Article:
Our visit to Stanford d.school

Our visit to Stanford d.school

From 14 to 16 July 2010, Agnes Willenborg and I attended the ExecEd Design Thinking BootCamp 2010 at Stanford University’s Hasso Plattner School of Design, or in short: Stanford d.school. Along with 40 executive-level professionals, we worked through an intensive 3-day workshop program facilitated by a team of experienced d.school faculty members. Design thinking is the human-centered, prototype-driven iterative process of innovation that can be applied to product, service, social, and business design. Starting point in this process is the belief that creativity can be cultivated, and hence, taught.


Over the course of three days we discussed and practiced the principles of design thinking: empathy, problem definition, ideation, prototyping, testing, and storytelling. Key insights that we took away are related to the value of exploring deep consumer insights based on ethnographic research on extreme users, the benefits of very high-pressure, short time-frame “working gigs”, and the importance of non-PowerPoint storytelling. Another one of our gained insights relates to the instrumentality of the “search for tension”: tension between conflicting consumer needs, tension between prototyping variables and/or tension through “inverting” problem statements. It is often these tensions that offer opportunities for innovation.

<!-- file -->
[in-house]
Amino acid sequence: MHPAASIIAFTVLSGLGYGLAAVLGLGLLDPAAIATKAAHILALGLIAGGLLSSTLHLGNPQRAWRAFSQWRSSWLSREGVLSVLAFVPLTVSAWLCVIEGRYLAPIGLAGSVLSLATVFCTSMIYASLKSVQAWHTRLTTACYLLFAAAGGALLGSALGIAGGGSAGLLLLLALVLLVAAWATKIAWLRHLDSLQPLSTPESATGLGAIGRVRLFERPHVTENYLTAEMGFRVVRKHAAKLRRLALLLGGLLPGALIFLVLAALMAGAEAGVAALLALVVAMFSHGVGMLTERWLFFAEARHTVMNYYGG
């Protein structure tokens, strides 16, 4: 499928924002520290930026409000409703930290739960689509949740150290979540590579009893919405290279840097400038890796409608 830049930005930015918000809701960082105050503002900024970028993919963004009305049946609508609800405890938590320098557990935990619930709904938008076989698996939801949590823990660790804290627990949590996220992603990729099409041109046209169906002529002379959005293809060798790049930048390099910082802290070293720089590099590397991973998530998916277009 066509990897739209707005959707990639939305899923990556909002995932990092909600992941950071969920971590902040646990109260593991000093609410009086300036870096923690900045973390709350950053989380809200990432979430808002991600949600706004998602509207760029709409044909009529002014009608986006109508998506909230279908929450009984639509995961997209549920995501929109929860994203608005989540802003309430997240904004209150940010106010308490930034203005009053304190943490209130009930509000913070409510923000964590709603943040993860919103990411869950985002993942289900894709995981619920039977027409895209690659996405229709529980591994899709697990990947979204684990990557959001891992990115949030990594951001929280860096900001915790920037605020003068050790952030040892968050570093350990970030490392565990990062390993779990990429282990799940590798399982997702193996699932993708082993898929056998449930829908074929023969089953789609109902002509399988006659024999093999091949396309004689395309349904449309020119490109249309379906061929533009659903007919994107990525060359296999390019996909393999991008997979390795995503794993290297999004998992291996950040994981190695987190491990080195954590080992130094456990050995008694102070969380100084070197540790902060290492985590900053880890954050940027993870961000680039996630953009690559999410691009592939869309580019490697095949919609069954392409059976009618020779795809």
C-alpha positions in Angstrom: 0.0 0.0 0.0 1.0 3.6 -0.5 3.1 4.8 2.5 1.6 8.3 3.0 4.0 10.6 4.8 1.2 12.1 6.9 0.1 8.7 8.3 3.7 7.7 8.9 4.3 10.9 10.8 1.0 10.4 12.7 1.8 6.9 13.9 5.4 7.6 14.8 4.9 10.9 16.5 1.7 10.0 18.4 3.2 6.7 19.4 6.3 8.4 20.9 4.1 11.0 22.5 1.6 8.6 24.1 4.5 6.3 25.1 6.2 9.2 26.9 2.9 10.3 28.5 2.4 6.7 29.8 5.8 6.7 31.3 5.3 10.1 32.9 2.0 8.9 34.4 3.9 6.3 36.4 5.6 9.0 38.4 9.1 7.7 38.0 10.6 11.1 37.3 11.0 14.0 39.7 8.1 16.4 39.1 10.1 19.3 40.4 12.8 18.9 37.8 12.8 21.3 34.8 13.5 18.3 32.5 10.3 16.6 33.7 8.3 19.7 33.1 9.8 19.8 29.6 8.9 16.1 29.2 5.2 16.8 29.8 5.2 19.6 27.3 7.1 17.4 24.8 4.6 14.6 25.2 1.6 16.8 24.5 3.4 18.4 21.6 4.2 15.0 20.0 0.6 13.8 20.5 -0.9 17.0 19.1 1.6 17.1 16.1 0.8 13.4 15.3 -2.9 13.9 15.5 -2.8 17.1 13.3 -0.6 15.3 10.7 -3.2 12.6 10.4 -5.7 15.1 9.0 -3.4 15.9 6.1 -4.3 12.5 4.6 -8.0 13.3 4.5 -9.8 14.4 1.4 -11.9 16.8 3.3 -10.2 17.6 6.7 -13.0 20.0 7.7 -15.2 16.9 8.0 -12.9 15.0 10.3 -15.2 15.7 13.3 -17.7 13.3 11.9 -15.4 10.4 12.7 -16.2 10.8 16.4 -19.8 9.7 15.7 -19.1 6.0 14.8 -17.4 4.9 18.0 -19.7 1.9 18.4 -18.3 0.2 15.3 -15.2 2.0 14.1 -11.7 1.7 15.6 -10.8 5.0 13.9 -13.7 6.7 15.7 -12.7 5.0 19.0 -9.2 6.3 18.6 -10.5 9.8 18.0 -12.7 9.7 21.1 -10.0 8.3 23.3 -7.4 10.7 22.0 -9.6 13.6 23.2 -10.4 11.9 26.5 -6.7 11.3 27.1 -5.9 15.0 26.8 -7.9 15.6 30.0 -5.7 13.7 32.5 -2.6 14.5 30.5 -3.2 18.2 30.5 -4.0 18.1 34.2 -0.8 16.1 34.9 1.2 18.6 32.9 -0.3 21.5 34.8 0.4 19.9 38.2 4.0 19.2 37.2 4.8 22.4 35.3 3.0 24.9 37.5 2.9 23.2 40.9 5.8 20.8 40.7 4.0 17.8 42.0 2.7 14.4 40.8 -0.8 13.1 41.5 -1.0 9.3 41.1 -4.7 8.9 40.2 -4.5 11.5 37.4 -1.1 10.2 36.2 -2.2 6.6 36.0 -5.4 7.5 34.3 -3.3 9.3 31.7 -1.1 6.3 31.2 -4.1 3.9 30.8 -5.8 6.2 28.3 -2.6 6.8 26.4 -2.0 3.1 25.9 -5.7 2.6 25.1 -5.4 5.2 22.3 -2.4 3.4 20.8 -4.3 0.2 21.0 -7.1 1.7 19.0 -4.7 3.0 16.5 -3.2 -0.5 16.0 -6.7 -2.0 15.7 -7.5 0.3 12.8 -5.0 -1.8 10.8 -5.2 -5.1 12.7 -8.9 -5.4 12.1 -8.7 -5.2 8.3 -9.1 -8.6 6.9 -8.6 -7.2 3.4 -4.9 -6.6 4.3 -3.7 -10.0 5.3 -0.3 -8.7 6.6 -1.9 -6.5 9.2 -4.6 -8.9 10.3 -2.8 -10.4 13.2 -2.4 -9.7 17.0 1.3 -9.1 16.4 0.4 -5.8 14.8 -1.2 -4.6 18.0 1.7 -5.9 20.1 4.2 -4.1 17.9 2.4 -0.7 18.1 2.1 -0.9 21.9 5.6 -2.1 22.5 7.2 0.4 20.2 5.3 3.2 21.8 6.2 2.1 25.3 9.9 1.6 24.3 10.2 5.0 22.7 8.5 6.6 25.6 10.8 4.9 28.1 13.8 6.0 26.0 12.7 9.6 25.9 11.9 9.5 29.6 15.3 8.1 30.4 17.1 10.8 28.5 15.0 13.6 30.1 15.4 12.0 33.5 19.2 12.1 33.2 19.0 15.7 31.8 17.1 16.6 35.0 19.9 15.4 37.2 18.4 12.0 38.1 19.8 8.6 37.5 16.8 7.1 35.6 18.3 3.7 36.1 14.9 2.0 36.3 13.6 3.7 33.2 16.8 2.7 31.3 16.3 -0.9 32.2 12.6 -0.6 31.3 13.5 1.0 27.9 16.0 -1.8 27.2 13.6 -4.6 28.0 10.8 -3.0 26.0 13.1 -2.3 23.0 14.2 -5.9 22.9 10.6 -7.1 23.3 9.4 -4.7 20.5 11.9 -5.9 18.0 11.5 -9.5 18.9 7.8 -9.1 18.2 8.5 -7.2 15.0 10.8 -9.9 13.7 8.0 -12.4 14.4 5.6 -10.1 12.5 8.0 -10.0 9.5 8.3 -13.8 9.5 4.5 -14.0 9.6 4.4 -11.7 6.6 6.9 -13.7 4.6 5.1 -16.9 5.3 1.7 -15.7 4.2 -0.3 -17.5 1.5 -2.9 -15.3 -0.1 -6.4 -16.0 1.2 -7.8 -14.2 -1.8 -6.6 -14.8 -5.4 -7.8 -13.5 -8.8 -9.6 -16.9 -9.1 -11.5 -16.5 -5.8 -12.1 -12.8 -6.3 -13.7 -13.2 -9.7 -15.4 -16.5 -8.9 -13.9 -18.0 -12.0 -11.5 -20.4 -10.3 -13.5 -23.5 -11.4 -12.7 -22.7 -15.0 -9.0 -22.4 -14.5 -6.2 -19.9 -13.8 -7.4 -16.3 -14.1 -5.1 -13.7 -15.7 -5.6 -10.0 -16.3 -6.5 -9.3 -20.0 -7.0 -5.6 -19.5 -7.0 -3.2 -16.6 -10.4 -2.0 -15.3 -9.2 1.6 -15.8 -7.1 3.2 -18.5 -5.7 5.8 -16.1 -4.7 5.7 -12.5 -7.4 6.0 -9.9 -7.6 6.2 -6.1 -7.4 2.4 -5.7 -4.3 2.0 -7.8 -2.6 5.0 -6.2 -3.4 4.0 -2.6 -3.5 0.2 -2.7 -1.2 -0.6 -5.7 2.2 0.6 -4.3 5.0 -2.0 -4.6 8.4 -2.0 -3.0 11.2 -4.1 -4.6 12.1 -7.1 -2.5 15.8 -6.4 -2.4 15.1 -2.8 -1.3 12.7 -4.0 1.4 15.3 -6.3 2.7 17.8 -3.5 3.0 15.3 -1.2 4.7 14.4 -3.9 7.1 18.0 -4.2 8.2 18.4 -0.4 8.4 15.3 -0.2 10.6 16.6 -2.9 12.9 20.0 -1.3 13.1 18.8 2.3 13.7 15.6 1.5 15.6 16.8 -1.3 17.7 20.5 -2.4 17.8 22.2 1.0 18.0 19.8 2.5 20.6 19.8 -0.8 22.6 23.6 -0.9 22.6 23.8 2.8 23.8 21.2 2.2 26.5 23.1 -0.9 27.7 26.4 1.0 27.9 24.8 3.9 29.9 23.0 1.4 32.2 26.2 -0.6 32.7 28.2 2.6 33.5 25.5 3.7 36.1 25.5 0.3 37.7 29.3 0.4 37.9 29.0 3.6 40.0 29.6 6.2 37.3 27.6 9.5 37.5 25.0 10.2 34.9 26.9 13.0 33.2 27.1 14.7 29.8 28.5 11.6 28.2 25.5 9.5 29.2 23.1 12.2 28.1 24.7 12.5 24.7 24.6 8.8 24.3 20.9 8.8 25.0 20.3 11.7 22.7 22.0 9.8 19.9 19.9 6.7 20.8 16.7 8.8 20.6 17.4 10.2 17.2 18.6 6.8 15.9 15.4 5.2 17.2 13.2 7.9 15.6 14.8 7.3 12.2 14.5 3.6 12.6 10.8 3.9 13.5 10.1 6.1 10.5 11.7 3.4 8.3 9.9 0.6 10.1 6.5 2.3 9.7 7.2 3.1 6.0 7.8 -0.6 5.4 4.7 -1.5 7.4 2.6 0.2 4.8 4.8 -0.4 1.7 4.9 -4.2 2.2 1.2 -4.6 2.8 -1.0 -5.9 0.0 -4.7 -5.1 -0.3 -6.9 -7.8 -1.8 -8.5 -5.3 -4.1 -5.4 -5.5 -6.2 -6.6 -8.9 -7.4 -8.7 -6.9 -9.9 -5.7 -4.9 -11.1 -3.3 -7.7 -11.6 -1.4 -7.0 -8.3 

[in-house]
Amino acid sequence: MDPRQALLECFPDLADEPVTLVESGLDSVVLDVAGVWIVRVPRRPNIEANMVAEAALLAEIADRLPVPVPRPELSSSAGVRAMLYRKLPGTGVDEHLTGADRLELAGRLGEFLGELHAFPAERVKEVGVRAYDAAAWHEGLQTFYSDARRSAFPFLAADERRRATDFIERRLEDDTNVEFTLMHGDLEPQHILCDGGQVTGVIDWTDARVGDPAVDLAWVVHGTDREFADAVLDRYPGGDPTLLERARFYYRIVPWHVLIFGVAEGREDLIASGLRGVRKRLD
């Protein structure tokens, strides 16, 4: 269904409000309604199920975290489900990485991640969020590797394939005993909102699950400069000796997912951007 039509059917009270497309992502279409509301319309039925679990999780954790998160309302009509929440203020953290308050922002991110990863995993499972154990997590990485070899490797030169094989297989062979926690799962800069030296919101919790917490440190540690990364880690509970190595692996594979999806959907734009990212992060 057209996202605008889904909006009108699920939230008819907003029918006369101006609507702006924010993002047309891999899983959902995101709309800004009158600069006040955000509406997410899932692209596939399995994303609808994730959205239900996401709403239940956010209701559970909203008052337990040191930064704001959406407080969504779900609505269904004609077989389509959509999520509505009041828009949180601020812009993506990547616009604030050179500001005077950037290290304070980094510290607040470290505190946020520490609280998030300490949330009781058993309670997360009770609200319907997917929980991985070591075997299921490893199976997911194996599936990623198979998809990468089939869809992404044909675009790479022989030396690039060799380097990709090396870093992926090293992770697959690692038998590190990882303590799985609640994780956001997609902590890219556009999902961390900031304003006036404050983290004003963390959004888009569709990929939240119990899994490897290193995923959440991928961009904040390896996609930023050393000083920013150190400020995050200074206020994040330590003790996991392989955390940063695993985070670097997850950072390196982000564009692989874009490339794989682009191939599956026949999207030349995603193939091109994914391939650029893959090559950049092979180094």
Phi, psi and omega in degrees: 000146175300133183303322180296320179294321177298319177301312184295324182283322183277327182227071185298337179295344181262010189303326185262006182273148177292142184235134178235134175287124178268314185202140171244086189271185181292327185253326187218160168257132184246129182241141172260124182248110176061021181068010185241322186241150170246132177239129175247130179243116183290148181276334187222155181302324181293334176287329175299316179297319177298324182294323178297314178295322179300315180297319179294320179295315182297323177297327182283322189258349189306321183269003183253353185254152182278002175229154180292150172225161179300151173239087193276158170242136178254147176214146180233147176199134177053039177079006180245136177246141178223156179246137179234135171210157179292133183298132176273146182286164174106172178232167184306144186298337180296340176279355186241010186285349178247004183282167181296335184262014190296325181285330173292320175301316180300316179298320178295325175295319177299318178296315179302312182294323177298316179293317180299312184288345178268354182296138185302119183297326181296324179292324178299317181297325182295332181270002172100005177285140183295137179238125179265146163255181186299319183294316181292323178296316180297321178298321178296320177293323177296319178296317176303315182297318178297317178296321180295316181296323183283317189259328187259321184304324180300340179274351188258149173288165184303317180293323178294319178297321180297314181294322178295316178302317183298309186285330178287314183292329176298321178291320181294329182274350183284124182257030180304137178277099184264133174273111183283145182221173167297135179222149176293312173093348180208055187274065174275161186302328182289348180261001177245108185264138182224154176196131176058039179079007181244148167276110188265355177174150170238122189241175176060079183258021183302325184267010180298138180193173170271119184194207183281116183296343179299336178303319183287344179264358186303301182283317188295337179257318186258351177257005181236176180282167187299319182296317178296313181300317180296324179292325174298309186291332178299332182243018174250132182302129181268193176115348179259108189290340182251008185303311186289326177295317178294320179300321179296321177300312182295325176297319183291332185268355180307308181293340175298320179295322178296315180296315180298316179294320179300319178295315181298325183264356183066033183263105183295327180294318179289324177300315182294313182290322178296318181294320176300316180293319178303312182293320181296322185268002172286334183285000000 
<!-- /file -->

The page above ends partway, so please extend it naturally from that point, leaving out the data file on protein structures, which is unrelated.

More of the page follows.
An additional part of the program immersed us in the world of the Environment Collaborative, which is an ongoing project specifically aimed at designing the d.school customized studio space to foster radical interpersonal collaboration and creativity. We had a chance to take a look at, learn about and experience many of its great features, props and functionalities.


We look forward to welcoming our d.friends soon in Amsterdam @ PICNIC 2010.

To master and put into action the principles of design thinking, join the THNK Creative Leadership Program. Visit the program page to find out if you qualify or contact us at admissions@thnk.org.